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It’s simple; you’ve seen what food processors do to food right?

Posted in Blog, and Computers

In general, all word processors are the same; you type, words show up on the screen, some of them might even be spelled right, and if you’re lucky the grammar checker wasn’t written using RPN.

The tricky part is when you go to save all of that furious typing… Because the only real money-maker left in the word processing world is how proprietary you can make your file format while still making it relevant enough to warrant people paying you for your product.

That said, I just paid a $99 “subscription” for Microsoft Office for my M1 MacBook Air — for a file format.

See, I’m working on a report for a client, and while I can happily use the built-in didn’t-pay-a-dime-for-it “Pages” and “Numbers” that came in MacOS to actually create this report — and I did — those aren’t actual Microsoft Office…

Pages, to its credit, can actually export your work into a DOCX file, but this won’t really be an upper-case-W ‘Word’ document… So things will get a bit strange when you open it in actual Microsoft Office.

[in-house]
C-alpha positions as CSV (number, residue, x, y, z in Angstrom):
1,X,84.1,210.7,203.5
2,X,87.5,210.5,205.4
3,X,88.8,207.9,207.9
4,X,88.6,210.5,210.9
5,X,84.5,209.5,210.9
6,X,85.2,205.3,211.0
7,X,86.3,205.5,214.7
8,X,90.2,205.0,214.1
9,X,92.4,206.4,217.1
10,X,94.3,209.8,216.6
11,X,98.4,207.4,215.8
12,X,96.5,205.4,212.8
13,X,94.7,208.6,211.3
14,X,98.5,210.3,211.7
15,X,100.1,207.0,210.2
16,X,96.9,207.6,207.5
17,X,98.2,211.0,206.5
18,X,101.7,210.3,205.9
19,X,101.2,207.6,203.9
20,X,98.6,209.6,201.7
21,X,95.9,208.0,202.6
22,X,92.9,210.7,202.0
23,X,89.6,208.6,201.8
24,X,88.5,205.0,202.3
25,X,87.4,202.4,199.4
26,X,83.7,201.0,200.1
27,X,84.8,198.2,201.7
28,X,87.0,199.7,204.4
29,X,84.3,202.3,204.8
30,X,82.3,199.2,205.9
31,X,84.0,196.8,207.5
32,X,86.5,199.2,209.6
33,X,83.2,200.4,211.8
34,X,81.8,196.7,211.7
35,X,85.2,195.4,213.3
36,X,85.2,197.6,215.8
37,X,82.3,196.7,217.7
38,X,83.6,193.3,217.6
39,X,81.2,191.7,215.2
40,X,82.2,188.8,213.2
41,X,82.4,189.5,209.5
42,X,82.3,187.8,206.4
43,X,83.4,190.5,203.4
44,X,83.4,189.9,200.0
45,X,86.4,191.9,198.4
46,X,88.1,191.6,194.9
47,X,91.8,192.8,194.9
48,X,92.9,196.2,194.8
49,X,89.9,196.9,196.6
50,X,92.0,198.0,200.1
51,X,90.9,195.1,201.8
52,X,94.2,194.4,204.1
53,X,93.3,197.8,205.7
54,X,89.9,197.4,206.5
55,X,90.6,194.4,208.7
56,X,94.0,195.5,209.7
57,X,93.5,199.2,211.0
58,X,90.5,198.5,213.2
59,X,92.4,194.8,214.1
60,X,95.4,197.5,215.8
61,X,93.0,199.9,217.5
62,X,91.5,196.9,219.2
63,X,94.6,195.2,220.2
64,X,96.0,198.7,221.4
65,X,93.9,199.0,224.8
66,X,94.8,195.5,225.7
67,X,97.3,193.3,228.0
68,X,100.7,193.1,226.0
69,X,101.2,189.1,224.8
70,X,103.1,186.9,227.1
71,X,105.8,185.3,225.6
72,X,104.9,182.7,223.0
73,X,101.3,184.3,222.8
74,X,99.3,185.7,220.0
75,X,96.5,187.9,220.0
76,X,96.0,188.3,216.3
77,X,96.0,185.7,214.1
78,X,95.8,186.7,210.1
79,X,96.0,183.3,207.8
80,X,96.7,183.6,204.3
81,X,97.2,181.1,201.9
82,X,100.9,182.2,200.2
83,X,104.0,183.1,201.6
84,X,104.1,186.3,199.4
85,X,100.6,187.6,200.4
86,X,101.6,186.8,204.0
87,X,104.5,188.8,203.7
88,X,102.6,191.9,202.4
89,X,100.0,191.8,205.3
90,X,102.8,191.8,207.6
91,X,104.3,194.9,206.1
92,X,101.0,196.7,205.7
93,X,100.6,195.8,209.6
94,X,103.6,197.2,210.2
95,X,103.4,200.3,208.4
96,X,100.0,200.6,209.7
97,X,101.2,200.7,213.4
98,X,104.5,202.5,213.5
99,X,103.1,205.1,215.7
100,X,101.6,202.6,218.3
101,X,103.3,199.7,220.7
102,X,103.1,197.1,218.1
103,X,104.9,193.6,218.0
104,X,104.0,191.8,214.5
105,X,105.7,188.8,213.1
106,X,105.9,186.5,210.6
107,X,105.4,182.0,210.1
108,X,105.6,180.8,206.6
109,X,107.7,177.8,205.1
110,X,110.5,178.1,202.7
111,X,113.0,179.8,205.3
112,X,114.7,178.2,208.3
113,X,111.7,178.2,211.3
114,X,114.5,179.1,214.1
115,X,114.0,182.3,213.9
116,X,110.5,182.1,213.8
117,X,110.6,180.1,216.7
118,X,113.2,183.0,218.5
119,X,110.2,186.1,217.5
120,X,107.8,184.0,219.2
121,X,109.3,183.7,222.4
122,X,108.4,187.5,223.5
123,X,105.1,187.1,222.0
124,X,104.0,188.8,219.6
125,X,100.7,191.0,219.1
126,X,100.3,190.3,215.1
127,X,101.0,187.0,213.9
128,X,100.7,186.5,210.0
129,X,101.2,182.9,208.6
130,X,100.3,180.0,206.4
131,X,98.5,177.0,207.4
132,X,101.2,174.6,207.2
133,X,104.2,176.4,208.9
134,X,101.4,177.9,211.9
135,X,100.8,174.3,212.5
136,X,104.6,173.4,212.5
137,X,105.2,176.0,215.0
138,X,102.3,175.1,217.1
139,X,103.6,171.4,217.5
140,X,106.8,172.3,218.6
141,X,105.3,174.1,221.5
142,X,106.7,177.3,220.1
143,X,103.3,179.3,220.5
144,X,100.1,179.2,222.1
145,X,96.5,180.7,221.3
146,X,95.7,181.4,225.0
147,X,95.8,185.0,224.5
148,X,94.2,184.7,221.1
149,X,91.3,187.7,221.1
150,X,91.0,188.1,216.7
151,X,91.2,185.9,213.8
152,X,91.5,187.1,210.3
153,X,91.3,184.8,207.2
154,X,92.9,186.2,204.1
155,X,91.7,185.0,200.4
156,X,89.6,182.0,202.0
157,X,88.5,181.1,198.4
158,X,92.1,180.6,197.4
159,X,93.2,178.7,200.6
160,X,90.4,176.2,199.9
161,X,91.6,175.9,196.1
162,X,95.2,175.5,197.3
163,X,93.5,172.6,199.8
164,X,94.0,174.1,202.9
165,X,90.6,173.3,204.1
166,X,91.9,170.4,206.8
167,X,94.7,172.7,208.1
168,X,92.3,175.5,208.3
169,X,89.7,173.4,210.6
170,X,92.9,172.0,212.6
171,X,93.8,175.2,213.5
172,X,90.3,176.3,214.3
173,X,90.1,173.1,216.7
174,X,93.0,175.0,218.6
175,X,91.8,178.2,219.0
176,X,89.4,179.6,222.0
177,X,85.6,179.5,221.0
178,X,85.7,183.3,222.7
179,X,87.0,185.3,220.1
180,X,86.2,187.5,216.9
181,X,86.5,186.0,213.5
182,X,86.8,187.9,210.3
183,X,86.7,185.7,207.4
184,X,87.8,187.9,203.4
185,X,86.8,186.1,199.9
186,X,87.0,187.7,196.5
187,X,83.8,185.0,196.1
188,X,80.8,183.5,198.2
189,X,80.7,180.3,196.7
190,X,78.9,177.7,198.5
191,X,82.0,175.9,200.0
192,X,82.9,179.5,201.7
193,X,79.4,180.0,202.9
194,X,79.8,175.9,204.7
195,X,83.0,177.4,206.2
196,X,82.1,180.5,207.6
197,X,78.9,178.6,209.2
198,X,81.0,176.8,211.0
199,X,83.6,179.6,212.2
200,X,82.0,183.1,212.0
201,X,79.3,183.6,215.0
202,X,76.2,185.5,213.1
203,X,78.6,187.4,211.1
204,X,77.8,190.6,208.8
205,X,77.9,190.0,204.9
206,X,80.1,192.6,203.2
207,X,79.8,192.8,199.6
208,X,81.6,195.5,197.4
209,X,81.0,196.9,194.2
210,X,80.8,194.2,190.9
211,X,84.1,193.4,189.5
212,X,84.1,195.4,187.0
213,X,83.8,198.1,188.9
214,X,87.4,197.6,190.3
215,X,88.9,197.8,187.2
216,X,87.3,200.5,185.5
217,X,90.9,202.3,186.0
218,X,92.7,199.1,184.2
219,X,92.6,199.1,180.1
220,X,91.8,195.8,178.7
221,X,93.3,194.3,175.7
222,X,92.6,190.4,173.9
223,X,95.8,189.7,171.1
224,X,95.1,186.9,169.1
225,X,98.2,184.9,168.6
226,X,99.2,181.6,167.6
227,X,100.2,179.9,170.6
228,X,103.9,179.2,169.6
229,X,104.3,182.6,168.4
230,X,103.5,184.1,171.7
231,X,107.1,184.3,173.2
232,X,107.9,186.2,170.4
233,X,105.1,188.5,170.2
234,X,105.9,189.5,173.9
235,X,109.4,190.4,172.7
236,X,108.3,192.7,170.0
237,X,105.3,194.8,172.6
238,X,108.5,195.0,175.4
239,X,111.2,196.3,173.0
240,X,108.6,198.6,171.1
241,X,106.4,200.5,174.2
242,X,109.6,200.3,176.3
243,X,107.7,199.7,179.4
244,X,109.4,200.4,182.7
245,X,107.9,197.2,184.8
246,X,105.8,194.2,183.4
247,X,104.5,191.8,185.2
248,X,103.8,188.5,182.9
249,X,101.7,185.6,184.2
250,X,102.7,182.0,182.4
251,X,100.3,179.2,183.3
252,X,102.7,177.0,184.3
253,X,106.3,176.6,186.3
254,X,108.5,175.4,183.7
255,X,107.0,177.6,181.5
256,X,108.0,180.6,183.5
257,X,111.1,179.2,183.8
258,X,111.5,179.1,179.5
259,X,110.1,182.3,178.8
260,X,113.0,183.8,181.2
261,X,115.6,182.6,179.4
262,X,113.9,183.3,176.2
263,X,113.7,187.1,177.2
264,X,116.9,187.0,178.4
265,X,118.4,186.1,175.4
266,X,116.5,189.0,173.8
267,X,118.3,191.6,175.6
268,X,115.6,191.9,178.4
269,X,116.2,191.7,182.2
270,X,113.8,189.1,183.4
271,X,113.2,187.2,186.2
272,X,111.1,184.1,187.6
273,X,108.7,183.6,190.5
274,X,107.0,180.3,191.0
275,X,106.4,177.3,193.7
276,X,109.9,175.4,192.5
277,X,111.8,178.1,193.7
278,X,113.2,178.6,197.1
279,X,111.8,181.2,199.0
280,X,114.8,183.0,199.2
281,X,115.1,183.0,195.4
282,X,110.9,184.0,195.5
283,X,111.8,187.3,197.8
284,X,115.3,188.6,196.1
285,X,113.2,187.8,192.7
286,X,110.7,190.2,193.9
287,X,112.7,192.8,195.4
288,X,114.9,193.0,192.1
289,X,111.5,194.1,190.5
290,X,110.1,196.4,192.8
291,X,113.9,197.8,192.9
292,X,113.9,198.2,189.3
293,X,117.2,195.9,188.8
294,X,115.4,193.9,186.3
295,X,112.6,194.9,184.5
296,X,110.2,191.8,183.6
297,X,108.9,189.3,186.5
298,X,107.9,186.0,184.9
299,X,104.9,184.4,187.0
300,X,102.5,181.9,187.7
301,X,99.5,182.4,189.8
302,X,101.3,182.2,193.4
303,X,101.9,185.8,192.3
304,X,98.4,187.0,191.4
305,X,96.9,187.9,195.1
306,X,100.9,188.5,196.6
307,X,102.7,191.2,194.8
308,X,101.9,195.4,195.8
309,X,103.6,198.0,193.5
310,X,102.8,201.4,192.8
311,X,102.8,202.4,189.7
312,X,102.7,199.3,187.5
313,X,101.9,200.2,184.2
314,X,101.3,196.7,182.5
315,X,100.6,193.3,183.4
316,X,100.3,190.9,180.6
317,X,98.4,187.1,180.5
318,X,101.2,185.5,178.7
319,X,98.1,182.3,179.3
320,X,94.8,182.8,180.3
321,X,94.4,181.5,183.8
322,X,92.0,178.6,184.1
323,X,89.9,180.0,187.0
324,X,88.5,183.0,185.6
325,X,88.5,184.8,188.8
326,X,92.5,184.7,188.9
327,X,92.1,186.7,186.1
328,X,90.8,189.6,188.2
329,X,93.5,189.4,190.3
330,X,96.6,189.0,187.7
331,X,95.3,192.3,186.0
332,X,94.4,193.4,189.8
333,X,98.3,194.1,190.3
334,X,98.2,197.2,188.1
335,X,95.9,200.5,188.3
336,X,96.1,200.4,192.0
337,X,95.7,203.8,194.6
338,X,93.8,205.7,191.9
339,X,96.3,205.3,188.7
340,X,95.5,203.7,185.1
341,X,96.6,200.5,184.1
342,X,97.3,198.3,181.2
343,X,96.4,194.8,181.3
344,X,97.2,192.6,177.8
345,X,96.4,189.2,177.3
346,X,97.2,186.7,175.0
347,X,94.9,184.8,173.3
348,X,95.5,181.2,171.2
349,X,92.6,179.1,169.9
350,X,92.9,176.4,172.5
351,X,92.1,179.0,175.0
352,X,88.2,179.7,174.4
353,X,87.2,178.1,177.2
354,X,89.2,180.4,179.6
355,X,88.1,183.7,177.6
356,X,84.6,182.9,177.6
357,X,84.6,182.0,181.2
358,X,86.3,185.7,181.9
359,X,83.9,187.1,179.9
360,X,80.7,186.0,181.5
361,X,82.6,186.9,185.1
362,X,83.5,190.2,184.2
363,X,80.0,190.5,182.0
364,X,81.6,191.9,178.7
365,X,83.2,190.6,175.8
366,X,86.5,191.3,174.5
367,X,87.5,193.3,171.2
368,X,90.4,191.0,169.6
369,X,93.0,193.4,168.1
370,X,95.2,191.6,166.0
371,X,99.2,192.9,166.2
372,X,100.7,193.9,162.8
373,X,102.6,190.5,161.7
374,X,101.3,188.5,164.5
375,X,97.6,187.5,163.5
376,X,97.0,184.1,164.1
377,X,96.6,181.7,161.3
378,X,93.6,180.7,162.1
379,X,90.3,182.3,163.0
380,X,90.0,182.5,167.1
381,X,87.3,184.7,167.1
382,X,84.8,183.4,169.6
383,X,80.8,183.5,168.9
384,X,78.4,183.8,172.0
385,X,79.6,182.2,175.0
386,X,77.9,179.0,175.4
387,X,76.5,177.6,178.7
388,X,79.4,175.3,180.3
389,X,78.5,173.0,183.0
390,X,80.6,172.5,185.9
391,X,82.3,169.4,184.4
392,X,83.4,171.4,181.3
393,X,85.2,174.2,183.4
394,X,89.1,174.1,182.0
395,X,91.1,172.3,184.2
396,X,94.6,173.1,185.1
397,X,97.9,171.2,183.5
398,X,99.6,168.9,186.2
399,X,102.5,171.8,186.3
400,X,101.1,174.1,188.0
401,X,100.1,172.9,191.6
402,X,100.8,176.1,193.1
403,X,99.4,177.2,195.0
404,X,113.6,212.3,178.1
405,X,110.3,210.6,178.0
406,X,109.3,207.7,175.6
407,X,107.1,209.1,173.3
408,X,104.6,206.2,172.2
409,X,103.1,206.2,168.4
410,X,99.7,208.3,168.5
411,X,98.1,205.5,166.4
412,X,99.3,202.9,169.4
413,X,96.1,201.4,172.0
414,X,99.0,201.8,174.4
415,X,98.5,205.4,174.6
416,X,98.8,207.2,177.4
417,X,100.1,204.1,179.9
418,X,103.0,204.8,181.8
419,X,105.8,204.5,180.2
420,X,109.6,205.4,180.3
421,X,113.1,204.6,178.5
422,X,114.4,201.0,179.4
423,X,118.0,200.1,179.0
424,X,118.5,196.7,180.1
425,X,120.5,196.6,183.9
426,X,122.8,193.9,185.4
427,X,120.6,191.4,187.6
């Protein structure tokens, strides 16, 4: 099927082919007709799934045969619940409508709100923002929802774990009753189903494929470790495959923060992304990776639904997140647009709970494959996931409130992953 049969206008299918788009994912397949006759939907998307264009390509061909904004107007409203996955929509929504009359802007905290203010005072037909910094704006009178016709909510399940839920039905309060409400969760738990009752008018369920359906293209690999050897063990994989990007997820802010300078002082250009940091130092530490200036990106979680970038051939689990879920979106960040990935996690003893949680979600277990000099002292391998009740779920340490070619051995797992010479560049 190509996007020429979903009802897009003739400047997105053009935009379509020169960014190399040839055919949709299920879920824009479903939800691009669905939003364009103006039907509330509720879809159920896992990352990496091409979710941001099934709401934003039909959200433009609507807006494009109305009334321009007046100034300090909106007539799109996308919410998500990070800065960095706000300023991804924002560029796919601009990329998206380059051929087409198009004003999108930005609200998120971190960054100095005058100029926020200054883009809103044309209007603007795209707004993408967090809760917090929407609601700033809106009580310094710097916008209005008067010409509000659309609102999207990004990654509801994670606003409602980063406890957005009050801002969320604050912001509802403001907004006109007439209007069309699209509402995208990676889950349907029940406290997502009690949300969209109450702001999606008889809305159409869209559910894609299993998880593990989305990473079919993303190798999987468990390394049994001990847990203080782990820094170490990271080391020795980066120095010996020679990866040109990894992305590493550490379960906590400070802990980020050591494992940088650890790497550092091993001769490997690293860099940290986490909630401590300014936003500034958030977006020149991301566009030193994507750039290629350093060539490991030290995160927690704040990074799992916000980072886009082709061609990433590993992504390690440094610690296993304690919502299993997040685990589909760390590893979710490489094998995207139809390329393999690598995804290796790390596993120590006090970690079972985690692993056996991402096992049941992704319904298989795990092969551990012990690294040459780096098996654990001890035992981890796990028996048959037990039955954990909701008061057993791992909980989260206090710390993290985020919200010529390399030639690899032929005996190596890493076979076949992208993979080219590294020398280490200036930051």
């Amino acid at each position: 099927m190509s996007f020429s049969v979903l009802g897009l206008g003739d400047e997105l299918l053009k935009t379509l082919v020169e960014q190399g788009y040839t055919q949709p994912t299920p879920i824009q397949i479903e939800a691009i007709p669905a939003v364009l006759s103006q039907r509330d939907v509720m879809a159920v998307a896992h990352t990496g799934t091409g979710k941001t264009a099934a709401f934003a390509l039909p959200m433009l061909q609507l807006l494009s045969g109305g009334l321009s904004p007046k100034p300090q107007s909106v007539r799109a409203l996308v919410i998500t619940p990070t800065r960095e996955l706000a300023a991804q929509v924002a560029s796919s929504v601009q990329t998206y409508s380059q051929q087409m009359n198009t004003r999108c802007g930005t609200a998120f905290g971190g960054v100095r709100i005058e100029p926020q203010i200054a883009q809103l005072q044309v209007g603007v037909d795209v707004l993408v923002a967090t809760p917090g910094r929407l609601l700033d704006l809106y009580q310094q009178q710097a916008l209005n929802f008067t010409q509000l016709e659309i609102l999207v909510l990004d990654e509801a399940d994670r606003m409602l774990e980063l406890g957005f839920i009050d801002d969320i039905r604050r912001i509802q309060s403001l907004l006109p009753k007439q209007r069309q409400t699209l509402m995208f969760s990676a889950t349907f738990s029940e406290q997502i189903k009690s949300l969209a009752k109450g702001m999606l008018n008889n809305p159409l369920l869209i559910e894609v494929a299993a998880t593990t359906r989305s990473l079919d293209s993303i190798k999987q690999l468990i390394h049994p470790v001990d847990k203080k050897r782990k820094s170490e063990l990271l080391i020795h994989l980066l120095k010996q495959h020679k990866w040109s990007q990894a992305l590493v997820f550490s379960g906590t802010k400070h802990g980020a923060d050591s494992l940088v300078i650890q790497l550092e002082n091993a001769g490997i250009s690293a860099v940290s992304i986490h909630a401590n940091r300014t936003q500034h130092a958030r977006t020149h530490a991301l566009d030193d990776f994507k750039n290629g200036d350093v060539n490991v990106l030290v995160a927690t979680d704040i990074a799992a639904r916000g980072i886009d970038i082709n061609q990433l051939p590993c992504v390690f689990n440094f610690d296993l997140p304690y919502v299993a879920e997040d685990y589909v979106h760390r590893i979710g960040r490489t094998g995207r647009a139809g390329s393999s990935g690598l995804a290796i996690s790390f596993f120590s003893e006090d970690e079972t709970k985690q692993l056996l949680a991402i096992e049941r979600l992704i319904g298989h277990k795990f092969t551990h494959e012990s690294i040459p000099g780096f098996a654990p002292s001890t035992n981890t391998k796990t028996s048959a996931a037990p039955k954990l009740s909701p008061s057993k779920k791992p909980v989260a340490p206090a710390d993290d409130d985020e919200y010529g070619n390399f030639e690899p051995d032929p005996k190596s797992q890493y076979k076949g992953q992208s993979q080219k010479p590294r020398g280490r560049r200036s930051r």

And this simply doesn’t fly when writing a client-facing report.

Anyway, the process of cutting and pasting between Pages and Word was pretty painless, and it only took a few minutes to convince Word to stop helping and to do things my way.

Which is the real reason I don’t use Word; it’s typical Microsoft in that it tries to be all things to all people — which dramatically over complicates the thing and makes it a chore to use. Every time I need to use Word, there’s an inevitable stop in productivity as I page through 1×10^32 functions to find some basic thing like search-replace…

I need an app simply lets me save stuff I type with some optional formatting flair — not a desktop publishing suite with more nested options and cryptic menus than the Burj Khalifa has floors.